The startup ecosystem in India, in overdrive for the past few years, is now undergoing a slow churn. After a period of frenzied fund-raising and deal-making, when unicorns (startups with a valuation of $1 billion or more) were growing at a fast rate, fund-raising has begun to dry up. As per a report by PwC, after three consecutive quarters of more than $10 billion, funding in Indian startups fell by 40 per cent to $6.8 billion during April-June this year. This decline can be traced to a combination of factors — end of the era of cheap money with central banks across the world tightening policy to tackle inflation, fears of a global slowdown, and a decline in tech valuations as investors become more circumspect. During such testing times, when many startups have begun to lay off workers as they seek to conserve cash, Indian startups have also been voicing concerns over the “compliance intensive” nature of regulations in the current draft of the personal data protection Bill.
The concerns stem around regulations which mandate that users’ personal data be kept within India. Many fear that these rules will restrict operations of startups. While the justification for data localisation is fairly uncomplicated — regulation will address concerns over data privacy and security, and will make it easier for government to access critical information — worldwide, in the designing of localisation rules, a careful balance needs to be struck between privacy and innovation. However, the Indian government seems to be sympathetic to the concerns of startups — as reported in this paper, the Ministry of Electronics and IT is examining the possibility of easing the data localisation requirements as laid out in the current draft of the data protection bill for startups. Considering that such concerns have also been voiced by others in the past, especially by global technology firms, carving out exemptions for startups, even as what constitutes a startup, the terms of its definition, remains difficult to ascertain, may not be a prudent approach.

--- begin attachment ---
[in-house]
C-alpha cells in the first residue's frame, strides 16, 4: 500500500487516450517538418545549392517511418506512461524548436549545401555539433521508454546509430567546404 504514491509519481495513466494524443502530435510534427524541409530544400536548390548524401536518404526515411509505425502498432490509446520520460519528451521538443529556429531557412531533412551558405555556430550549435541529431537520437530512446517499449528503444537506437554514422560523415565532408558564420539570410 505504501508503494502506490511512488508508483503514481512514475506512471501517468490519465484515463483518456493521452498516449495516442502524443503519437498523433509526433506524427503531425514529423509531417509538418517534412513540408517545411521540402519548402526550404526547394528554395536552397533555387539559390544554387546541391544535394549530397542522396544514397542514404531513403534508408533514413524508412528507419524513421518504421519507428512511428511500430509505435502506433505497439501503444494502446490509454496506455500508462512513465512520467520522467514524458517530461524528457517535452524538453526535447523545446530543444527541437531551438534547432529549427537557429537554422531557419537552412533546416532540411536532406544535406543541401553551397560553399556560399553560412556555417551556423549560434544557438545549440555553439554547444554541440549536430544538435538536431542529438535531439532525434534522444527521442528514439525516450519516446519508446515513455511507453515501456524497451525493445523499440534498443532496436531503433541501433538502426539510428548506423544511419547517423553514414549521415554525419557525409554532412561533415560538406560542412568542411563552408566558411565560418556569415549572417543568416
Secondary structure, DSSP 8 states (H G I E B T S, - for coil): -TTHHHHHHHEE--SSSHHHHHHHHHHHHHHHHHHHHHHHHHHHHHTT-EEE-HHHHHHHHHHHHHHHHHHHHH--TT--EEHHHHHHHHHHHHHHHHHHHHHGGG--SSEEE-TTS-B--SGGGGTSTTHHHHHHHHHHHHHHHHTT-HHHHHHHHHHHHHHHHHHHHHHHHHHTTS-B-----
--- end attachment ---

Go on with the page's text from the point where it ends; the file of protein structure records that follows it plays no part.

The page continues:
Policies as critical as data protection should not be tweaked to accommodate the business plans of a few startups, corporate strategies should not be drawn up solely on the basis of the ability to influence policy. Should similar exemptions be also carved out for startups whose applications to become payment aggregators have been rejected by the RBI? The startup ecosystem is vibrant, in part, because it allows for easy entry and exit of firms — some startups will succeed handsomely, while many others will fail. That’s the nature of business. Firms should compete without having to rely on government intervention.